DUTCH & FLEMISH
DRAWINGS IN LAST
WEEKEND AT OKCMOA
By Nancy Condit
The Oklahoma City Museum of Art was full of people this Saturday afternoon of the last weekend of
Master Strokes: Dutch and Flemish Drawings from the Golden Age. The drawings, from the
Victoria and Albert Museum in London, included wonderful works by Peter Paul Rubens and
Sir Anthony van Dyck, as well as works by Rembrandt van Rijn.
Of particular notes were three works by Peter Paul Rubens: "Study of a Seated Woman (the
Virgin)," about 1606, drawn with black and red chalk on paper, and the head of "Maria de' Medici,"
about 1622, the French Queen Mother, as she deferentially bows her head to her son the King, Louis XVIII. The third is a reworking of a drawing by an anonymous artist. Rubens reworked "God the Father,"1628-29, by applying a dark wash and white body color to create a sense of volume and strong directional light, read the label. "Rubens may have reworked about 200 drawings to challenge his inventiveness or as inspiration for his paintings," building on those around him. Try it.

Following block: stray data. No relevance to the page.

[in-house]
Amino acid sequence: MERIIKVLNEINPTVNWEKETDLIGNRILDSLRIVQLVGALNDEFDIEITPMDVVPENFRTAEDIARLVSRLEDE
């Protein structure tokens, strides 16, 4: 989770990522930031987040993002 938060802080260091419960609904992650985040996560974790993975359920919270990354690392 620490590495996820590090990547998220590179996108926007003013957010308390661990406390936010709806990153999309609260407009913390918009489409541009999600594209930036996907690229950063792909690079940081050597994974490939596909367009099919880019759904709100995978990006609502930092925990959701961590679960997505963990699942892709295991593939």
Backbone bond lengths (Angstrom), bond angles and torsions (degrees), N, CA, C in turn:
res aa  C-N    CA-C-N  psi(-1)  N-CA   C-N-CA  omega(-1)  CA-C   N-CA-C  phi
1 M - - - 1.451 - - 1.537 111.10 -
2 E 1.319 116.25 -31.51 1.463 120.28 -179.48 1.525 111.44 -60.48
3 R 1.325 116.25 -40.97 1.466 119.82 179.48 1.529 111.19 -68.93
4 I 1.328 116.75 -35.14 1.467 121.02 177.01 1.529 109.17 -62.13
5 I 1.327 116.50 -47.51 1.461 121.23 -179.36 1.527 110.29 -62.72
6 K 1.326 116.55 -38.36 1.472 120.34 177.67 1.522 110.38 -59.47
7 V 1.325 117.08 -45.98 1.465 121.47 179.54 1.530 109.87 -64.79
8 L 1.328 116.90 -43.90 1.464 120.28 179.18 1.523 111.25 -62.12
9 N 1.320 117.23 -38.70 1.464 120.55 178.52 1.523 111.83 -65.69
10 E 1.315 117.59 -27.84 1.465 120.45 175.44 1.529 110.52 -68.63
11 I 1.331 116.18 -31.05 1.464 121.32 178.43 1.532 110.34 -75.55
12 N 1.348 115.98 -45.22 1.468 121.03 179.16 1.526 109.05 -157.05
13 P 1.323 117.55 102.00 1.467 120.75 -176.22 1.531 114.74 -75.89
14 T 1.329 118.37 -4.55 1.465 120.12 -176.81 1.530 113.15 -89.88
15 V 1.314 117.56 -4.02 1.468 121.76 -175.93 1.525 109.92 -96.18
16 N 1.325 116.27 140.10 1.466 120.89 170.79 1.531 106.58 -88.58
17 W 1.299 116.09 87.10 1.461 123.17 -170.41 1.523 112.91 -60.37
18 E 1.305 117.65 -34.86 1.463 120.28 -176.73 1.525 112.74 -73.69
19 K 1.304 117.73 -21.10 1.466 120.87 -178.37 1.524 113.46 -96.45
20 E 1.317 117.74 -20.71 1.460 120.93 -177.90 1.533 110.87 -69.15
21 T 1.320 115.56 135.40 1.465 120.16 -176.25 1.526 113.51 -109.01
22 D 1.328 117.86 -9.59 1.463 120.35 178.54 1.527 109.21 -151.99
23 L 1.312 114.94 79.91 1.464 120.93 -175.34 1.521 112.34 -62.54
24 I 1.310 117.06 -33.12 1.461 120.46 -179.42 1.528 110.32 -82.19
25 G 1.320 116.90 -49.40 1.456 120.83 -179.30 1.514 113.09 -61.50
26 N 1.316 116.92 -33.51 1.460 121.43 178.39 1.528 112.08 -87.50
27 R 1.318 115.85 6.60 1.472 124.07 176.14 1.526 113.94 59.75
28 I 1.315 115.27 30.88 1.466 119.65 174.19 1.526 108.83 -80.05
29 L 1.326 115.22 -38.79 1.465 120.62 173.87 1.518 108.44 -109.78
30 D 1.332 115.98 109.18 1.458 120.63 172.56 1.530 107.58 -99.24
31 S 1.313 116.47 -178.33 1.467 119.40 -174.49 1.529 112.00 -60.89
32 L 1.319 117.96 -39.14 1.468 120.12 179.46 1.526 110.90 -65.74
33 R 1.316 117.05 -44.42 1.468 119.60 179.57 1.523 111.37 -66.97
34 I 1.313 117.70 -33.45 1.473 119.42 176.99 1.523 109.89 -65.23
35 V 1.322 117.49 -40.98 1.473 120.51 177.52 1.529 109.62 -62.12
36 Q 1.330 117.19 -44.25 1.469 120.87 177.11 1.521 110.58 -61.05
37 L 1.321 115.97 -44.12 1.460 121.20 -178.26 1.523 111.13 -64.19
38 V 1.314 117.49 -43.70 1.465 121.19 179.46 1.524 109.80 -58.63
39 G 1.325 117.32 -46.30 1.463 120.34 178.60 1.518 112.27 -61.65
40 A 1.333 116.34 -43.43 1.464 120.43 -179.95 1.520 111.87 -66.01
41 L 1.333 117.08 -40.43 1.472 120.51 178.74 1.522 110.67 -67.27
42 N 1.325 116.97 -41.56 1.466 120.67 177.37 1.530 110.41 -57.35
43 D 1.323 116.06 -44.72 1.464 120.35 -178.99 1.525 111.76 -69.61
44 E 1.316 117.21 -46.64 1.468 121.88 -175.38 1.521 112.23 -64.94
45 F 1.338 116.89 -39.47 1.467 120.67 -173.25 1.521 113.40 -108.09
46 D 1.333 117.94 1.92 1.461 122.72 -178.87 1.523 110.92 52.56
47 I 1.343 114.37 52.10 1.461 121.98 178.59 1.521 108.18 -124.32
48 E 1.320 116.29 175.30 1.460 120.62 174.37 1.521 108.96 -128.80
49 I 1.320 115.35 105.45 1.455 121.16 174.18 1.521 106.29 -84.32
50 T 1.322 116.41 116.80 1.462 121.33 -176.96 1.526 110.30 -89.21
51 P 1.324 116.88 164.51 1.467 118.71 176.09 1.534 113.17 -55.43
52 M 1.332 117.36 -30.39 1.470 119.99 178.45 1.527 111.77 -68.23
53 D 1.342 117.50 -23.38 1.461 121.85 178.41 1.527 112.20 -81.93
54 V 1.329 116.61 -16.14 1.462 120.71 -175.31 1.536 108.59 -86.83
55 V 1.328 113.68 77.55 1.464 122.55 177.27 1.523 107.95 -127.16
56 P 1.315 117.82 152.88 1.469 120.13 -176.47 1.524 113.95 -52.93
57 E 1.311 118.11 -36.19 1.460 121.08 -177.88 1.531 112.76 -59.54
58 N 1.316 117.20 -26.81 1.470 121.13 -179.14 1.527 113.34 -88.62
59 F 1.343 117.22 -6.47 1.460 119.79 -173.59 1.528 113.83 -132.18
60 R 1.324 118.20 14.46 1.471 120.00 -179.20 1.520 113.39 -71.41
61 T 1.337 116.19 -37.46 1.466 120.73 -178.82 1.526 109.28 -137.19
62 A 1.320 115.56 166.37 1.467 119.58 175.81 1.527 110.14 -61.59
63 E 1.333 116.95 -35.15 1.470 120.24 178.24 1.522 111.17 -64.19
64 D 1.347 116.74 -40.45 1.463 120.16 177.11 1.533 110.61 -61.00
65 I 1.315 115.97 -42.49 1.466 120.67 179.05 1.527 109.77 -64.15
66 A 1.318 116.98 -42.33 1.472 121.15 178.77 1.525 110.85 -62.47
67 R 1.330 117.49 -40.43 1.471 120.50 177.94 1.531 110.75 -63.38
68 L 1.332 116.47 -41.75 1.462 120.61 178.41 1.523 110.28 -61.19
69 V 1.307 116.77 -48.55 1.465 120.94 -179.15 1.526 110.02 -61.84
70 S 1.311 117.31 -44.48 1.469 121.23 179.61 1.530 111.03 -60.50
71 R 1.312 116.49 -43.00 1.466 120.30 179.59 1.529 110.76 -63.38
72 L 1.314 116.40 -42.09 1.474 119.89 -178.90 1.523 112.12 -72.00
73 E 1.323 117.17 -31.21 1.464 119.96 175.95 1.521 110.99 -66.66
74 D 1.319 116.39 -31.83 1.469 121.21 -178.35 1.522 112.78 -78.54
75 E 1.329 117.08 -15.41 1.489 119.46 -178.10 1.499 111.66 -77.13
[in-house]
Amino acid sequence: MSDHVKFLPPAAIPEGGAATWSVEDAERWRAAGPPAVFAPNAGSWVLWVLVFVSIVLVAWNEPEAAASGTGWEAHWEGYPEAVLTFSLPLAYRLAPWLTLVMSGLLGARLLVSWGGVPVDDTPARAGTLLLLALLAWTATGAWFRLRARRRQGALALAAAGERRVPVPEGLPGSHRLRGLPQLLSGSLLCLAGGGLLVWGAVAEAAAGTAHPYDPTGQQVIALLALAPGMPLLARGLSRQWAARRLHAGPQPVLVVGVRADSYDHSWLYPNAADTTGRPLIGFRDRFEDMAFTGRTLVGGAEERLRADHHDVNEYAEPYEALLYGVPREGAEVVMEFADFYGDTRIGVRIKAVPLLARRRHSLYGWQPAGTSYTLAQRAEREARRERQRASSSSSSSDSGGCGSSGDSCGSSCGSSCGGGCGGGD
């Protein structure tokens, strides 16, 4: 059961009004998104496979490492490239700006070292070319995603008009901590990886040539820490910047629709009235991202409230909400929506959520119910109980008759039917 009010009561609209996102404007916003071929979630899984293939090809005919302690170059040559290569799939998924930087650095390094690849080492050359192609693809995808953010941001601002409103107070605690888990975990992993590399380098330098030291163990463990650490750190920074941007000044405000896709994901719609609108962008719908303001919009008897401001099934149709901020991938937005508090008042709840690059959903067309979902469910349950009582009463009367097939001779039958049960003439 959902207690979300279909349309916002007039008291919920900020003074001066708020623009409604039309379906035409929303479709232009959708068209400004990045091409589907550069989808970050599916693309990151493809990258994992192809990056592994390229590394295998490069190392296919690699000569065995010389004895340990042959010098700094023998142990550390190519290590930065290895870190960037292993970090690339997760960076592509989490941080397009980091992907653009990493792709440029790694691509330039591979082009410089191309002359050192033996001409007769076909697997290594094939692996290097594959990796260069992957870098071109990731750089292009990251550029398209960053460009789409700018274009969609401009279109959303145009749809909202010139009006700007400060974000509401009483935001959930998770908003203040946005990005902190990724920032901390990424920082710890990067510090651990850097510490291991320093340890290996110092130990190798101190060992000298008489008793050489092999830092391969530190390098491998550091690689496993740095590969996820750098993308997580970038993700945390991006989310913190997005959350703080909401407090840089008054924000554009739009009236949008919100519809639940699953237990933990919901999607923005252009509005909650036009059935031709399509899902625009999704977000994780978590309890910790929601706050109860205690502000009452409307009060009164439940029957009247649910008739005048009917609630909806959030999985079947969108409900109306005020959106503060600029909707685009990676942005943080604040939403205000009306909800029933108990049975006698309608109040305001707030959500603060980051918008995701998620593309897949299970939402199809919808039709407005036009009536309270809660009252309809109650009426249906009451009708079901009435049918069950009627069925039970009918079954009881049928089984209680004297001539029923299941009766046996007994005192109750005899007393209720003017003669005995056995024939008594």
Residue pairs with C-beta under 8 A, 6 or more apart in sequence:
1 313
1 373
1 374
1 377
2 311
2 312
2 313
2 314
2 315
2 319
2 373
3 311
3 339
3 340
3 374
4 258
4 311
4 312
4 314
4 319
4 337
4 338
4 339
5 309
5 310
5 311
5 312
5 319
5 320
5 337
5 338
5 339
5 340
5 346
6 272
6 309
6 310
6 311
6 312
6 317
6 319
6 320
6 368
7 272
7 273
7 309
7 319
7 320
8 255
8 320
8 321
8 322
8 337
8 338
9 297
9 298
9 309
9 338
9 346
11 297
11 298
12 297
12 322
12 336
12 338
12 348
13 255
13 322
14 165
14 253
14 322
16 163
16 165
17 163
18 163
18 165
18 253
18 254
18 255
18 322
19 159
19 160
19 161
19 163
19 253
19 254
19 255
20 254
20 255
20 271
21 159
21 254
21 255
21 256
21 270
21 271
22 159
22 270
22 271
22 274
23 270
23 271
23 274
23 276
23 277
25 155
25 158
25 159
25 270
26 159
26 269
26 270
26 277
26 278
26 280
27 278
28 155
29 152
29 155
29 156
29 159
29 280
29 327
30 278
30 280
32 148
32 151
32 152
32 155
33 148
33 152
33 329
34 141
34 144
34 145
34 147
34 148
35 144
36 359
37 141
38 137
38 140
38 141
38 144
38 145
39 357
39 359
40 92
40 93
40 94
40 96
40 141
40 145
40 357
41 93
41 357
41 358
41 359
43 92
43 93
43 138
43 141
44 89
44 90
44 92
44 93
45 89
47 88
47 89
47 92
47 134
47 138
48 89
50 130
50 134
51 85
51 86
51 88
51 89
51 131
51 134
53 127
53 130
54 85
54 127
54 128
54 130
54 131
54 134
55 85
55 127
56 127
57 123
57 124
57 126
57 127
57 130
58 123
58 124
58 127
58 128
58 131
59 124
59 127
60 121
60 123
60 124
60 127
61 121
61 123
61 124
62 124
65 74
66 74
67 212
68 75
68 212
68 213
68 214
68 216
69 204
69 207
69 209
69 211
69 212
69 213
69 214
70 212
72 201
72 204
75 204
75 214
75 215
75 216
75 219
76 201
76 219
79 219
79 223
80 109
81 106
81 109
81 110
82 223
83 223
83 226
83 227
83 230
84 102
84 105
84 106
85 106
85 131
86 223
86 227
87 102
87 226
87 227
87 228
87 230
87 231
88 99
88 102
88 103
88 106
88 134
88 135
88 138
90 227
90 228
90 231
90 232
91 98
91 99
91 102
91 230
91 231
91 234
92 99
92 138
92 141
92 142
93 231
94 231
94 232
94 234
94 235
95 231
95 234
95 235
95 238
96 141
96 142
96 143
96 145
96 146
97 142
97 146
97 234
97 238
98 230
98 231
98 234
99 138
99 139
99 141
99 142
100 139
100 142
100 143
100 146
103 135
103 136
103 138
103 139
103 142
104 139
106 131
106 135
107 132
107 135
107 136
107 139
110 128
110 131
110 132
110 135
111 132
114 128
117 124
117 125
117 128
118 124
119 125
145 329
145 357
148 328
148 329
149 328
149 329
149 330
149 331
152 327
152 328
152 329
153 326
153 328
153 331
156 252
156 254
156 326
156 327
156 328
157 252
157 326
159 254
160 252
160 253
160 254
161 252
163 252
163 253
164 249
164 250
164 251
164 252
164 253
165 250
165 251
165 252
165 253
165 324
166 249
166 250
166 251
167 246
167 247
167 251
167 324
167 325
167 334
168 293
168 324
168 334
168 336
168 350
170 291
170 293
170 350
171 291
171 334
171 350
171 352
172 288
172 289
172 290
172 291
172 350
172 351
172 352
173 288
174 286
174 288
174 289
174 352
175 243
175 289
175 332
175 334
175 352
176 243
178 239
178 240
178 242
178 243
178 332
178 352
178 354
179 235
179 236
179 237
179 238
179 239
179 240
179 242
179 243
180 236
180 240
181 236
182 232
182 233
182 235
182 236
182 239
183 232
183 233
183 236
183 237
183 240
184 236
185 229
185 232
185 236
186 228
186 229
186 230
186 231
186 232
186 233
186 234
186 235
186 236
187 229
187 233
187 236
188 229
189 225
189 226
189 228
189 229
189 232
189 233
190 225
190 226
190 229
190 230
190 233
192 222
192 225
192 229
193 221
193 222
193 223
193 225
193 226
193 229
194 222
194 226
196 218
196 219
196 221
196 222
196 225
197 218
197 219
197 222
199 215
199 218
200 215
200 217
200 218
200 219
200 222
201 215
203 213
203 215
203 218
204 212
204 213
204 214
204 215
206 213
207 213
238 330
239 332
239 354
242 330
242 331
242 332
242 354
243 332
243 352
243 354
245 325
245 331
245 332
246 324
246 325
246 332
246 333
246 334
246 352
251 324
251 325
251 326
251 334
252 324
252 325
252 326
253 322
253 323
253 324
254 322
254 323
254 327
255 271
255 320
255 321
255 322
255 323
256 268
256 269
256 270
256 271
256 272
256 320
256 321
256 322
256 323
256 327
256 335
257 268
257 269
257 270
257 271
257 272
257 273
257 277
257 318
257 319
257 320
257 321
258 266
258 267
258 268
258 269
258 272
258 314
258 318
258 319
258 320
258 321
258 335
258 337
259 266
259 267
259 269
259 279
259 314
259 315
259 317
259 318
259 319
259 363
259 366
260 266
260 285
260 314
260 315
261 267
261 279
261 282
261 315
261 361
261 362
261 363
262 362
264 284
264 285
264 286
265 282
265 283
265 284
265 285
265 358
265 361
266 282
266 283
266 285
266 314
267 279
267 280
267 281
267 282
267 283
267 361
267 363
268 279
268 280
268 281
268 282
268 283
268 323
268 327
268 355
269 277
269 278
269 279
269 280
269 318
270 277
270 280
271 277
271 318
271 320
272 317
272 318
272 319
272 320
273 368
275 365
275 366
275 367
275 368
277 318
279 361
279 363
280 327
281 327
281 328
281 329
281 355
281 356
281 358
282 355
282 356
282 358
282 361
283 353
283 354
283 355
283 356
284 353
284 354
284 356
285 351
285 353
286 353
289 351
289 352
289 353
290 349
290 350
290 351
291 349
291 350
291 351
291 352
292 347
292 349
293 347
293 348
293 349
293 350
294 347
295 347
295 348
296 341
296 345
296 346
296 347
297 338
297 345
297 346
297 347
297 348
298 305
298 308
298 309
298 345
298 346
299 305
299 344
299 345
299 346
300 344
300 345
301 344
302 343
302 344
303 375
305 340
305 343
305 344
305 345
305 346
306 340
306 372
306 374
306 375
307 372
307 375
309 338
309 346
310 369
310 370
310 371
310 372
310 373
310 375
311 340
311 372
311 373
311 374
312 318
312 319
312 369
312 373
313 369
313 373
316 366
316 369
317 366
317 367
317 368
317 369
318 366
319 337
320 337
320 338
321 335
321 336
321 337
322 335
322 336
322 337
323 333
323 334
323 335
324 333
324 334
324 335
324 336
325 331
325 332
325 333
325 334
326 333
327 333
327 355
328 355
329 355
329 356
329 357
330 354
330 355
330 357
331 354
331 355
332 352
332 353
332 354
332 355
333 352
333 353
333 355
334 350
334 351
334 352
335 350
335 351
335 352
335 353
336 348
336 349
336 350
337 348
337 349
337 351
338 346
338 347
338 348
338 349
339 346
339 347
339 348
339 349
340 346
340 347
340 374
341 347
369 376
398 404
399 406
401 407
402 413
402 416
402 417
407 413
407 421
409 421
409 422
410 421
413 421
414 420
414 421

There are are ships by Willem van de Velde the Younger: "Vessels Lying at the Mouth of a River," 1660-1670, done with pen and brown ink with a grey wash on paper, and "A Sea Fight, Probably the Battle of Lowestoft, June 1665," done after 1665. And there are Jan van Huijsum's "Studies of
Poppies, French Marigold, Wild Larkspur and a Tulip," along with six "Studies of Nasturtiums,"
1700-1749, done in watercolor over graphite on paper.
Stop by the drawing studio, with a cascade of fruits of all colors, paper, pencils and clip boards to make your own still life drawing. Try it - there are some very good non-perishable fruits available.
The exhibition ends tomorrow, Sunday January 21, with the OKCMOA open from Noon to 5 p.m.